Today’s Healthcare Experience Matters discussion centers around uncovering blind spots in the patient, employee, and physician experience. We are joined by Brooke Billingsley for this memorable episode of our weekly podcast.
Brooke has spent the last 25 years of her career in healthcare. She currently serves as Vice President of Service Excellence with the Healthcare Experience Foundation (HXF).
“It’s great to be a part of a great team with the Healthcare Experience Foundation, where we're actually going on-site and coaching for solutions and really helping people,” she said.
She is proficient in navigating the patient experience and understands the importance of how patients perceive their care. As you’ll hear on today’s podcast, Brooke has a strong grasp on how healthcare organizations can make sure patients have an excellent experience.
In her role as V.P. of Service Excellence with HXF, she has guided many organizations toward better patient experience outcomes, while working with medical centers and healthcare institutions of varying sizes and scope.
As you’ll learn by listening to today’s podcast episode, Brooke takes this line of work very seriously as the patient experience is very near and dear to her heart.
A Very Personal Experience
Brooke’s journey acquiring this knowledge and insight has been emotional and very personal. Her empathy for the patient experience was developed from both her own life experiences and the robust research she has conducted within the 25 years she’s worked in healthcare.
“As I delved deeper into this work, it became apparent there were a lot of gaps between what patients wanted and what they were experiencing,” she told us. “I also saw the impact of compassionate care and what a difference it made in every human interaction.”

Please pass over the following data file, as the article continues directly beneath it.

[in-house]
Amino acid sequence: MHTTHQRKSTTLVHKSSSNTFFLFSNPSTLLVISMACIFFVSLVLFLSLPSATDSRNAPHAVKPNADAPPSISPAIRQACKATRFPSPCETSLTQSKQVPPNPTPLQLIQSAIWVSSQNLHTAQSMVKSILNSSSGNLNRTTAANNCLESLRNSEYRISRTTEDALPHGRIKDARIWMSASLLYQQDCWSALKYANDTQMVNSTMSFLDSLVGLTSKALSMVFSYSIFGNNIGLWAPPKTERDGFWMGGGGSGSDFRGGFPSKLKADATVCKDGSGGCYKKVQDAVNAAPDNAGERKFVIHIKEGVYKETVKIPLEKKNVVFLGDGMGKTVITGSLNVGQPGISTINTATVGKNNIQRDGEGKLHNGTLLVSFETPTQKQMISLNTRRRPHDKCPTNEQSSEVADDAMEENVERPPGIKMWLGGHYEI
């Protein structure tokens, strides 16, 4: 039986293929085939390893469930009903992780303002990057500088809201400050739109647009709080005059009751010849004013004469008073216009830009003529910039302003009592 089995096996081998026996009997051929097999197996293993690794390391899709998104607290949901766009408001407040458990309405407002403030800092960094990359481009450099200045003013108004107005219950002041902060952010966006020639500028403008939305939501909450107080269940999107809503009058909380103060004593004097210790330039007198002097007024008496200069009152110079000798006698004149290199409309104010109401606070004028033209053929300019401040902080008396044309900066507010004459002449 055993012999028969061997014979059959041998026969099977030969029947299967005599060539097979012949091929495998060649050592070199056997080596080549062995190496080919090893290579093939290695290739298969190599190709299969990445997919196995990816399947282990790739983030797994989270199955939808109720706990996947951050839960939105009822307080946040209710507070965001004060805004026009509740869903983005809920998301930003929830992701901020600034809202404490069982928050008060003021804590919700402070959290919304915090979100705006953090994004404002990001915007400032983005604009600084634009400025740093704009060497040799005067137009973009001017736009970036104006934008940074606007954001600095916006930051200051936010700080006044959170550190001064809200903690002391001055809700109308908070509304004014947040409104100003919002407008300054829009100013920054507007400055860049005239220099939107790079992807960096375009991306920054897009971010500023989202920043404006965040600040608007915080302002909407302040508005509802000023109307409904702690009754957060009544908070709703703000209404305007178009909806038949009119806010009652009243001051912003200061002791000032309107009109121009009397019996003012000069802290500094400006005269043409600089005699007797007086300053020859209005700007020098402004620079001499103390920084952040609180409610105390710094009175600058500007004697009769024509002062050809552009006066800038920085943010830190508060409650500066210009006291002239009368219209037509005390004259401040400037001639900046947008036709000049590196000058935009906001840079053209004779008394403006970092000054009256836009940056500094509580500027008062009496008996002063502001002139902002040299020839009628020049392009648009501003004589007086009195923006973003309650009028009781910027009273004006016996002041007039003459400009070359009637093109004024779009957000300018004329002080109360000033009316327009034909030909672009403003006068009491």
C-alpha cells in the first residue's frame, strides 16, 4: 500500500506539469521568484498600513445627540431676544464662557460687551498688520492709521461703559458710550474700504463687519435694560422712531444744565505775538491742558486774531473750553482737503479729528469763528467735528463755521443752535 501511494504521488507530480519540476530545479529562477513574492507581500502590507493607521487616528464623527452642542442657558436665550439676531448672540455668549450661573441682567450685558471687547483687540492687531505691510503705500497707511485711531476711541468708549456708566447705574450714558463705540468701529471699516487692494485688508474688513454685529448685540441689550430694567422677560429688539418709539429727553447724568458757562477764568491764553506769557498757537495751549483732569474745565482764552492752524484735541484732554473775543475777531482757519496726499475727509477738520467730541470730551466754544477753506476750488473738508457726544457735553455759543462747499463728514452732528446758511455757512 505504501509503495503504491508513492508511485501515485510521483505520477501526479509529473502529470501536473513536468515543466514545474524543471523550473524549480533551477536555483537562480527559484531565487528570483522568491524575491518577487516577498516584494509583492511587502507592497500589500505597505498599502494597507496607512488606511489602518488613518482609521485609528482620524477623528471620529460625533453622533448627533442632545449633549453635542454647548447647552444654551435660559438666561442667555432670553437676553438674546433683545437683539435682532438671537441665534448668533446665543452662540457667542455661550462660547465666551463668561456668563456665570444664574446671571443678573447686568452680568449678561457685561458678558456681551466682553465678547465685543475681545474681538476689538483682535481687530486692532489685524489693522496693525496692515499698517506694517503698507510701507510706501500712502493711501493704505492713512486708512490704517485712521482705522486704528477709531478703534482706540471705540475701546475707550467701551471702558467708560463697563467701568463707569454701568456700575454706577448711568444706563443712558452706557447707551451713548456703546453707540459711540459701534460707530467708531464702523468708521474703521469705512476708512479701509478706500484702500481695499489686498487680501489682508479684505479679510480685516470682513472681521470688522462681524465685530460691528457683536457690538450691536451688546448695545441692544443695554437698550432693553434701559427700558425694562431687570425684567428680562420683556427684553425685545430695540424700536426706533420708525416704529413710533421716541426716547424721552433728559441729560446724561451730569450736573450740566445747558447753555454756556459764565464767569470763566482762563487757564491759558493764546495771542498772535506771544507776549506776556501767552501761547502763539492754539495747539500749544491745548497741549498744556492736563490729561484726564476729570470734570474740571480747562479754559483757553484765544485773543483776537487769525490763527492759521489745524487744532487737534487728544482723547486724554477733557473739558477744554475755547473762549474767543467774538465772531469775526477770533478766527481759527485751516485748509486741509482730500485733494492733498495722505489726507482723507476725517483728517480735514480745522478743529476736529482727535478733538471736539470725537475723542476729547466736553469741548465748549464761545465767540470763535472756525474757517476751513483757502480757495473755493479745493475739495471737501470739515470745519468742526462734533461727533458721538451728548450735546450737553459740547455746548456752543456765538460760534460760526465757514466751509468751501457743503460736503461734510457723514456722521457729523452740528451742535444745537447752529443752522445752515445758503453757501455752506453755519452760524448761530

On this podcast, Brooke shared her thoughts on why moments of human interaction that go beyond “business as usual” with patients are so important.
“Each small gesture adds up and that human connection is so important in our everyday life,” she said.
Towards the middle of today’s podcast, the discussion with Brooke shifts to ethnography and ethnography case studies. Ethnography is the practice of observing in detail all the things that are happening around a patient.
“Ethnography is a fancy anthropological name. It really just means direct observation of people,” Brooke said.
As Brooke shared with us the importance of ethnography and learning from ethnography care studies, it became clear that this work has deeply influenced her. What she has learned during years of sitting bedside, observing patient care, and patient interactions with staff, has been invaluable in her mission to help others.
“We can all do better every day with each other,” she said. “We can pause to hold the door open or allow someone to go in front of us in line. Even if we're masked up, we can smile with our eyes.”
To listen to today’s podcast, please use the podcast player below:
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Please be sure to tune in regularly to Healthcare Experience Matters as new episodes are released every Thursday morning! Perhaps you missed some of our most recent and popular episodes? You can check out some recent episodes related to today’s topic: